The reality of connectivity for mobile apps - some surprising findings

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The reality of connectivity for mobile apps - some surprising findings

At Alpha we have a strong focus on real world customer needs (you would expect any successful company to have this focus after all!)

As part of this focus we have been hard a work on building an elegant solution to the problem of making sure your Alpha Anywhere app can continue to work when there no signal or poor signal

We have recently came across this blog article from this consulting company in London called 5 APP.

It resonated with us because we are constantly hearing from customers that connections are intrinsically unpredictable!

for your convenience we are sharing the blog article below.  Let us know what you think by emailing me at richard@alphasoftware.com

 

The surprising reality is that mobile data communications are fundamentally unreliable, something that all apps developers need to take into account.









Here at 5app we have been conducting some tests to determine the real-life data connectivity that the public can expect from mobile data networks. The results surprised us:

  • Even on major motorways there are sections with no data connection;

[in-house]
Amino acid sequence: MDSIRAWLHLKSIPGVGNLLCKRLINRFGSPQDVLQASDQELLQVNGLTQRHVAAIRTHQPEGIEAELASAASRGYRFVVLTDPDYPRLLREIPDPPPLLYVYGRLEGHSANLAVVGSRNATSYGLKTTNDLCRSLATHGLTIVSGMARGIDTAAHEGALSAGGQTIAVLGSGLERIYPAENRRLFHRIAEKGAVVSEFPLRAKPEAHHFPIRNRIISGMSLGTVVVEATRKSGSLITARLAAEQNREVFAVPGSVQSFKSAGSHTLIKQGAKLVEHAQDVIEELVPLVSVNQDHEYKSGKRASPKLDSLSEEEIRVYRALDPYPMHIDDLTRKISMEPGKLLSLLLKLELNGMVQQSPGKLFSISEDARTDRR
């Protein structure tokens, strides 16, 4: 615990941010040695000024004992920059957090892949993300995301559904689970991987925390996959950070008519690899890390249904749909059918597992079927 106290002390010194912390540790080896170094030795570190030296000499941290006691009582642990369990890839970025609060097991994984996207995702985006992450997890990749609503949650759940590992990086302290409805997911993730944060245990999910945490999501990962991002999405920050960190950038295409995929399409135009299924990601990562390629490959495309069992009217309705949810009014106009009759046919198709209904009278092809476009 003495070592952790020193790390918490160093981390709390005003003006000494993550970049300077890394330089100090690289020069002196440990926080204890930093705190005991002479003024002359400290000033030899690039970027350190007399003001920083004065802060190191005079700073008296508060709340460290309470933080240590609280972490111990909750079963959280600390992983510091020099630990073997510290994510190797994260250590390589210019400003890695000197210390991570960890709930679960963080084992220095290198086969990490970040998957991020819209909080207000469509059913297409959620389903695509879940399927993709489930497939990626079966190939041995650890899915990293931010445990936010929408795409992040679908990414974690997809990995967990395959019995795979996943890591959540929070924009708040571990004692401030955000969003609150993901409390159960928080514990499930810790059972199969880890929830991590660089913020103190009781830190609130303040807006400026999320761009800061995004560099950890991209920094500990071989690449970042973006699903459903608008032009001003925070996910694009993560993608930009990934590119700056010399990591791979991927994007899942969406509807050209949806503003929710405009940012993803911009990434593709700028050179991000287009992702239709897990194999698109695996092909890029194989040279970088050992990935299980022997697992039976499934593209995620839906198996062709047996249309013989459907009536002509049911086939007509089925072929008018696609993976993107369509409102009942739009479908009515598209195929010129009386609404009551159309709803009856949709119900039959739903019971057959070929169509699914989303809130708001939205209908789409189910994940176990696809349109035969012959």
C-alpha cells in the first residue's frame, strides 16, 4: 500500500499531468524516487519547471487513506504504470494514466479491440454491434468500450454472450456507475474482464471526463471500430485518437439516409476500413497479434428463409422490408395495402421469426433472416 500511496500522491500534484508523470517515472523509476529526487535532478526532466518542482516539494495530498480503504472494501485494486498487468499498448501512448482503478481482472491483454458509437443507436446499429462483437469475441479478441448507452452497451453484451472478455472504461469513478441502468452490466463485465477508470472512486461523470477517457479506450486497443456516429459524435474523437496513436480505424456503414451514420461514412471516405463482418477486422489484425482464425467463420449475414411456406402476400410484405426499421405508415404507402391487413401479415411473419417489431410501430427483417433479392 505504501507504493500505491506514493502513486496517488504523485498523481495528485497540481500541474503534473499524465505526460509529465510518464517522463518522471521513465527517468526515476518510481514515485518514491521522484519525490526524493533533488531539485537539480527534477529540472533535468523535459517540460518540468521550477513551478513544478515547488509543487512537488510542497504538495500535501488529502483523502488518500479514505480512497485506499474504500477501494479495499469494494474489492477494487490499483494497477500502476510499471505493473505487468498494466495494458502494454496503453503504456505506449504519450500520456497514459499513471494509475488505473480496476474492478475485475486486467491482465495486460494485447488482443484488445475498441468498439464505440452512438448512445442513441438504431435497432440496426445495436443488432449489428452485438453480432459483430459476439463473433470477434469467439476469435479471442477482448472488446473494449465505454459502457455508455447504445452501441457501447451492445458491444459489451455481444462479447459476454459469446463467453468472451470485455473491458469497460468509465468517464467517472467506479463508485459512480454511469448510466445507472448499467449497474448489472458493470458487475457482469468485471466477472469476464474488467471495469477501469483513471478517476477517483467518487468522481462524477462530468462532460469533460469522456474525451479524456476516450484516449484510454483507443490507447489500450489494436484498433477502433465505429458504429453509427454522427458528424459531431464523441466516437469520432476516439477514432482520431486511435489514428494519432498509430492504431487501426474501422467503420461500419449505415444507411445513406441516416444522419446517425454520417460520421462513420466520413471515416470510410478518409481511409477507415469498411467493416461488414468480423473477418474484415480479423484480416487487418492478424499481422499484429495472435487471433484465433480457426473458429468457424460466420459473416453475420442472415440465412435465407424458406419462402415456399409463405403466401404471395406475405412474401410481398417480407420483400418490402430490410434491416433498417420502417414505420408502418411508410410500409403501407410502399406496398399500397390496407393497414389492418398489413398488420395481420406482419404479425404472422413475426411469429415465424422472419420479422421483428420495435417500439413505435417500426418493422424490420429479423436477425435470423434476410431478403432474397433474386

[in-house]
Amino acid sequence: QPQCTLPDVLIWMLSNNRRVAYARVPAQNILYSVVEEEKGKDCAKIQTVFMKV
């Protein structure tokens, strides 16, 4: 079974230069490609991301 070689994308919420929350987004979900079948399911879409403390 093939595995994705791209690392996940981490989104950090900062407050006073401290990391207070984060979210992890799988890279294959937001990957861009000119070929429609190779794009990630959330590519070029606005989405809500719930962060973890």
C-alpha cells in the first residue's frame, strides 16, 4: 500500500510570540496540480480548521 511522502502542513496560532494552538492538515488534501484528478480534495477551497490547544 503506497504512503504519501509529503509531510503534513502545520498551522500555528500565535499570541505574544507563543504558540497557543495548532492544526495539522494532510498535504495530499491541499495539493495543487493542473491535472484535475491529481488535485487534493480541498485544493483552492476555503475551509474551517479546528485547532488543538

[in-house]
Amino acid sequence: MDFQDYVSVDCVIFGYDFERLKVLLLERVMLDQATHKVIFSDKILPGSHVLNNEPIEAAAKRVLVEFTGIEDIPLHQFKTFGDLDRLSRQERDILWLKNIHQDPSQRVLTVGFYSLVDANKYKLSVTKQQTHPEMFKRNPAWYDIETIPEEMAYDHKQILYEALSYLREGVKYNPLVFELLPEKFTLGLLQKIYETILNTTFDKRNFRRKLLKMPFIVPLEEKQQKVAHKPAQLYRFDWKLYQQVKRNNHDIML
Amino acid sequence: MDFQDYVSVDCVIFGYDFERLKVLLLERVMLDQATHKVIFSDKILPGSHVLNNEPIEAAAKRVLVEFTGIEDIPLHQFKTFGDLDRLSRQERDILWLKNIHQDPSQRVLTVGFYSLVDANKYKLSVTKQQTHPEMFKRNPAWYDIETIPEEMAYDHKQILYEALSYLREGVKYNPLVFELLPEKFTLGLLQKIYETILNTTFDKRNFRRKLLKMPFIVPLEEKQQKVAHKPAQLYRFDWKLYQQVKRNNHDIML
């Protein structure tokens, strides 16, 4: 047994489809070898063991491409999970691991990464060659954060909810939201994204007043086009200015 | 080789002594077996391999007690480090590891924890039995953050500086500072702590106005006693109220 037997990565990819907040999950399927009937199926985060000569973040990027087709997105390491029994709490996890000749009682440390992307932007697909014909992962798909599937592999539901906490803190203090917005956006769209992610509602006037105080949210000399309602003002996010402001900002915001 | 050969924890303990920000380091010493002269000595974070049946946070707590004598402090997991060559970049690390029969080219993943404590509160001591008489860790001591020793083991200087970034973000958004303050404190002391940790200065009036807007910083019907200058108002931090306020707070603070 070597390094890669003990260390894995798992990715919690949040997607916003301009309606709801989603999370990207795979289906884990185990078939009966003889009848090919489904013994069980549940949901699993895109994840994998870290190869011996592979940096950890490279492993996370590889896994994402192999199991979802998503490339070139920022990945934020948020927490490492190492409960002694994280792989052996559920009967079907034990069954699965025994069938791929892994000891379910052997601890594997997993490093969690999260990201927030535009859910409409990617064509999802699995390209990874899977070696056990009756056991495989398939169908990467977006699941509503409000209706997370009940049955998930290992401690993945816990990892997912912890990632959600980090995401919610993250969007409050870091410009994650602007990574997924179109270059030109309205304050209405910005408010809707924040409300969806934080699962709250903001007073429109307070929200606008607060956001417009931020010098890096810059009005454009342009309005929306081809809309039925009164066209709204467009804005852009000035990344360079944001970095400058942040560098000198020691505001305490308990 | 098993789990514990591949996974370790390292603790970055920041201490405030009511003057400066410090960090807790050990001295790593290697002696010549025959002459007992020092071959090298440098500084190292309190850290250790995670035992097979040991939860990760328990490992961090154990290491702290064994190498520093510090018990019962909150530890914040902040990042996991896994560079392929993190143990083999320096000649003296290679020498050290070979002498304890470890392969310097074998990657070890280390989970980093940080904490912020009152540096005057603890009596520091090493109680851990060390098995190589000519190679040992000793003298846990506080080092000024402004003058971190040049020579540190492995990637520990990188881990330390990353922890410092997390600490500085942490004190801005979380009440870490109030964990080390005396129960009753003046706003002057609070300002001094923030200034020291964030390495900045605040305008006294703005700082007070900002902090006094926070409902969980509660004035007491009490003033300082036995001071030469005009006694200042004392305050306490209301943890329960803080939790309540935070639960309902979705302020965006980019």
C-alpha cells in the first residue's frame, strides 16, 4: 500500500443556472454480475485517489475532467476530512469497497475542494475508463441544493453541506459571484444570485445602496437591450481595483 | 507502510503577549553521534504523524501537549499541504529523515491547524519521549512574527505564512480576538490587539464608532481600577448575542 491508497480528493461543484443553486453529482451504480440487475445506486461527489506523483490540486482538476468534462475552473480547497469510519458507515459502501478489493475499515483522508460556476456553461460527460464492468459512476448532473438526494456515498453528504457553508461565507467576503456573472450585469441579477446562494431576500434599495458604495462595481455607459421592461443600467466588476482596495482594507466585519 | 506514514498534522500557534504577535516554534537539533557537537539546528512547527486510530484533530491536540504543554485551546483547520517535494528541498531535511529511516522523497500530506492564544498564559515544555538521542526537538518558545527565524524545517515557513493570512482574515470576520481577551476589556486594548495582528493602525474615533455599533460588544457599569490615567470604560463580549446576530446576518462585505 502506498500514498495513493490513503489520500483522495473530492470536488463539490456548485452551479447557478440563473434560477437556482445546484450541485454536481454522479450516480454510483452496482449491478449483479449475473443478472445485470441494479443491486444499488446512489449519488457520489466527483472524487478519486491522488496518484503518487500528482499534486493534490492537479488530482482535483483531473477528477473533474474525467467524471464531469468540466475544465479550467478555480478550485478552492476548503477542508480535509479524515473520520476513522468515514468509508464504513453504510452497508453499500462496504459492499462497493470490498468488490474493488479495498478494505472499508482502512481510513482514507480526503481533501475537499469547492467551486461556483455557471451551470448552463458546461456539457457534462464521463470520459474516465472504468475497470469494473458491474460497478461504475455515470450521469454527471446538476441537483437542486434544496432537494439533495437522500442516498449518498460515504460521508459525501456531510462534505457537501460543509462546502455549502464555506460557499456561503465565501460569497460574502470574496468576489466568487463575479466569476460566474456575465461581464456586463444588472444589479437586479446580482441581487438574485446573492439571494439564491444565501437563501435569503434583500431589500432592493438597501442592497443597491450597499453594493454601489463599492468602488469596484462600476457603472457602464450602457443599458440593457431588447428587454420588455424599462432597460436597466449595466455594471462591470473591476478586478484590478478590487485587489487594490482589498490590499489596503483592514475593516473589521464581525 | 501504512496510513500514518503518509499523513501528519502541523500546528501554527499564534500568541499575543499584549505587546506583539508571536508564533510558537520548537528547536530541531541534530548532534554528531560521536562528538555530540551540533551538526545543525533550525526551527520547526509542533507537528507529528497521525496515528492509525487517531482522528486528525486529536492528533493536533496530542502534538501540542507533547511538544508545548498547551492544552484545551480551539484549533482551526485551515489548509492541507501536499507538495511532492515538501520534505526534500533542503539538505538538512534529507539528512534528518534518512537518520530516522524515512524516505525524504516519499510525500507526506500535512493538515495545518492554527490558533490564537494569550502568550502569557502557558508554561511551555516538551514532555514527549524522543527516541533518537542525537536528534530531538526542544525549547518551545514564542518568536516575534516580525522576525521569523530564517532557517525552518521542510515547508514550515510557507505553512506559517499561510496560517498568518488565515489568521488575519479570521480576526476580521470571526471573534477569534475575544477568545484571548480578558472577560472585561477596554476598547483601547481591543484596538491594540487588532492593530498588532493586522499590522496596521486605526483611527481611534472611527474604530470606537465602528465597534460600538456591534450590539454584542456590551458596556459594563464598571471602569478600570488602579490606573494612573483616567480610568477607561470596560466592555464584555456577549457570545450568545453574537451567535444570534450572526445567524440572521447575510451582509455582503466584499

• You can still fail to make a connection even in central London due to congestion;

  • You may get several different IP addresses over a period of time;

  • Requests that do work can take over a minute to respond;

  • Data doesn't always get through.


Methodology


We used a mobile phone to run a web page that uses GPS to detect your current location. Every 10 seconds we sent a web request containing this location and the GPS time to our server. This time stamped when the request was received, and from which IP number, and then sent this back to the phone. This simulated making a number of web page requests or Ajax queries.

We merged the data from the phone with the data from the server; the following images show the results we obtained.

Walking around in a city


Walking around in a city

As you would probably expect, phones aren't perfect. This track was made using an iPhone5 walking around the block from our central London office, and it's a few metres off most of the way. The orange markers show where the phone switched from the office WiFi to the mobile network and back again. The red markers show when a transaction failed to get through to the server, and the height of the green markers indicate how long the round-trip took - varying from under a second to 11 seconds, with the majority being around 1-2 seconds. But it took 20 seconds to realise that the WiFi access point was too far away and switch to the mobile network. What is surprising was that out of 35 data points sent 2 failed to get through - this was probably while switching between WiFi and mobile.

Driving in the countryside


Driving in the countryside